Chia seeds 

ØChia Seeds Deliver a Massive Amount of Nutrients With Very Few Calories

Chia seeds are tiny white seeds from the plant Salvia hispanica, which is related to the mint.

Chia seeds were an important food for the Aztecs and Mayans back in the day.

They prized them for their ability to provide sustainable energy. In fact, "chia" is the ancient Mayan word for "strength."

Despite their ancient history as a dietary staple, chia seeds became recognized as a modern-day superfood only recently.

In the past few years, they have exploded in popularity and are now consumed by health conscious people all over the world.

Don't be fooled by the size — these tiny seeds pack a powerful nutritional punch.

A one-ounce (28 grams) serving of chia seeds contains:

  • Fiber: 11 grams.
  • Protein: 4 grams.
  • Fat: 9 grams (5 of which are omega-3s).
  • Calcium: 18% of the RDI.
  • Manganese: 30% of the RDI.
  • Magnesium: 30% of the RDI.
  • Phosphorus: 27% of the RDI.
  • They also contain a decent amount of zinc, vitamin B3 (niacin), potassium, vitamin B1 (thiamine) and vitamin B2.

This is particularly impressive considering that this is just a single ounce, equalling 28 grams or about two tablespoons. This small amount supplies only 137 calories and one gram of digestible carbohydrate.

Interestingly, if you subtract the fiber — most of which doesn’t end up as usable calories for your body — chia seeds only contain 101 calories per ounce (28 grams).

Ø   Loaded With Antioxidants

Another area in which chia seeds shine is their high antioxidant content (1).

These antioxidants protect the sensitive fats in the seeds from going rancid.

Though the benefits of antioxidant supplements are debated, researchers agree that getting antioxidants from foods can have positive health effects.

Ø   All the Carbs in Them Are Fiber

One ounce (28 grams) of chia seeds has 12 grams of carbs. However, 11 of those grams are fiber, which your body doesn’t digest.

Fiber neither raises blood sugar nor requires insulin to be disposed of. Though it belongs to the carbohydrate family, its health effects are drastically different from those of digestible carbs like starch and sugar.

The digestible carb content is only one gram per ounce (28 grams), which is very low. This makes chia a low-carb friendly food.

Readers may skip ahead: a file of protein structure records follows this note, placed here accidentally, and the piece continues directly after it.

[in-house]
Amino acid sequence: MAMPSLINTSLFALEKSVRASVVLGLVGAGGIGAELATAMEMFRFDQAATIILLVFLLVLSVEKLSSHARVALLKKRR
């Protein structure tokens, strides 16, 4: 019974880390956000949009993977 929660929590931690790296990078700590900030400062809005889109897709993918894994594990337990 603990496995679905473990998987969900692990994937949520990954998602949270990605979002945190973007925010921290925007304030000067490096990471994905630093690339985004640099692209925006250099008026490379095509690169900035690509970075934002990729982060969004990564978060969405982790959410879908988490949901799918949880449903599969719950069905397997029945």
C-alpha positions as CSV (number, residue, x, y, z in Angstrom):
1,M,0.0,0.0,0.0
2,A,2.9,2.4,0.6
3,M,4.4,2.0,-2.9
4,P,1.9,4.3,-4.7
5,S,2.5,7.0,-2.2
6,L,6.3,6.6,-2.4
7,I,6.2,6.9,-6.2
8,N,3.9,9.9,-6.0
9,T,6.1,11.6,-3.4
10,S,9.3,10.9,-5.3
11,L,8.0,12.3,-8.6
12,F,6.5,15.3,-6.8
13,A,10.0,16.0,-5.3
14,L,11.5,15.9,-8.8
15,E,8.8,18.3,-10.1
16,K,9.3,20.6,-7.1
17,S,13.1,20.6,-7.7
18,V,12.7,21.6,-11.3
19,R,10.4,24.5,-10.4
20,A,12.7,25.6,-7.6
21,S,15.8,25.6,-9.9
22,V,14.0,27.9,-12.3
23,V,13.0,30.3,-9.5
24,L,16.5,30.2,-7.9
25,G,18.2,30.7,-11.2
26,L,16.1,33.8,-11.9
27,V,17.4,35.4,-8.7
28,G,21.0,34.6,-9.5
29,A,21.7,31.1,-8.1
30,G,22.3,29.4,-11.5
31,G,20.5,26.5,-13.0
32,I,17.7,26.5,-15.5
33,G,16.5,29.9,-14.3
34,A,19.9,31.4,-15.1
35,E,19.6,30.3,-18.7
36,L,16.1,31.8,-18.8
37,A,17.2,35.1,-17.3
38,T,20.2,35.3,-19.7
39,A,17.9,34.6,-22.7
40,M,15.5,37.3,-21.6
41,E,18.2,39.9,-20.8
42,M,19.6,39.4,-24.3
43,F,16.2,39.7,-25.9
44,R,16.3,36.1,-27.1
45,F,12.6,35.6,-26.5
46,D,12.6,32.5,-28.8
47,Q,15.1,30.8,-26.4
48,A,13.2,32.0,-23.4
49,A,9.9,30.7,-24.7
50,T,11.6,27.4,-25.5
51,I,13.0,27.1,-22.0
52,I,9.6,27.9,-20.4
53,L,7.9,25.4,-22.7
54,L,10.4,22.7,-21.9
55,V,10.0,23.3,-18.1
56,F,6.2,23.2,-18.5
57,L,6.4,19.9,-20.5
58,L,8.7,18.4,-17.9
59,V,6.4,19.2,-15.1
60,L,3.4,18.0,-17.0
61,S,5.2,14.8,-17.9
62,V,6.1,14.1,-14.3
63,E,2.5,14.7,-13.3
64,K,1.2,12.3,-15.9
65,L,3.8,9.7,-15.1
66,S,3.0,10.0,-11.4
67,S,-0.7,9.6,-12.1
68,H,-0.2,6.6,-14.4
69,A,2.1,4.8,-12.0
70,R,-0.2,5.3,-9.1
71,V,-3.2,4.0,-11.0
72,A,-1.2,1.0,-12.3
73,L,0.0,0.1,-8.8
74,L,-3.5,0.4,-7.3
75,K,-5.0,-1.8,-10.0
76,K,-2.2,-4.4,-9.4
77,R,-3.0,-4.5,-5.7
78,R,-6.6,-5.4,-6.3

Because of its high soluble fiber content, chia seeds can absorb up to 10–12 times their weight in water, becoming gel-like and expanding in your stomach (2).

Theoretically, this should increase fullness, slow absorption of your food and help you automatically eat fewer calories.

Chia seeds are 40% fiber by weight, making them one of the best sources of fiber in the world.

Ø   Chia Seeds Are High Source Protein

Chia seeds contain a high source of protein.

By weight, they’re about 14% protein, which is very high compared to most plants.

Protein has various health benefits and is by far the most weight loss friendly dietary nutrient.

A high protein intake lowers appetite and has been shown to reduce obsessive thoughts about food by 60% and the desire for night time snacking by 50% (3).

Chia seeds really are an excellent protein source — especially for people who eat little or no animal products.

Ø   The High Fiber and Protein Content May Help You Lose Weight

Many health experts believe that chia seeds can aid weight loss.

Its soluble fiber absorbs large amounts of water and expands in your stomach, which should increase fullness and slow the absorption of food.

Also, the protein in chia seeds could help reduce appetite and food intake.

In fact, one study found that eating chia seeds for breakfast increased satiety and reduced food intake in the short-term (4).

However, studies examining the effectiveness of chia seeds for weight loss have provided rather disappointing results.

In another 10-week study in 62 women, chia seeds had no effect on body weight but did increase the amount of omega-3 fat in the blood (5).

In contrast, a 6-month study in obese people with type 2 diabetes on a reduced-calorie diet found that eating chia seeds daily caused significantly greater weight loss than a placebo (6).

Though adding chia seeds to your diet is unlikely to cause weight loss on its own, many experts believe they can be a useful addition to a weight loss diet.

A weight loss diet is about more than just single foods. The entire diet counts, as well as other lifestyle behaviors like sleep and exercise.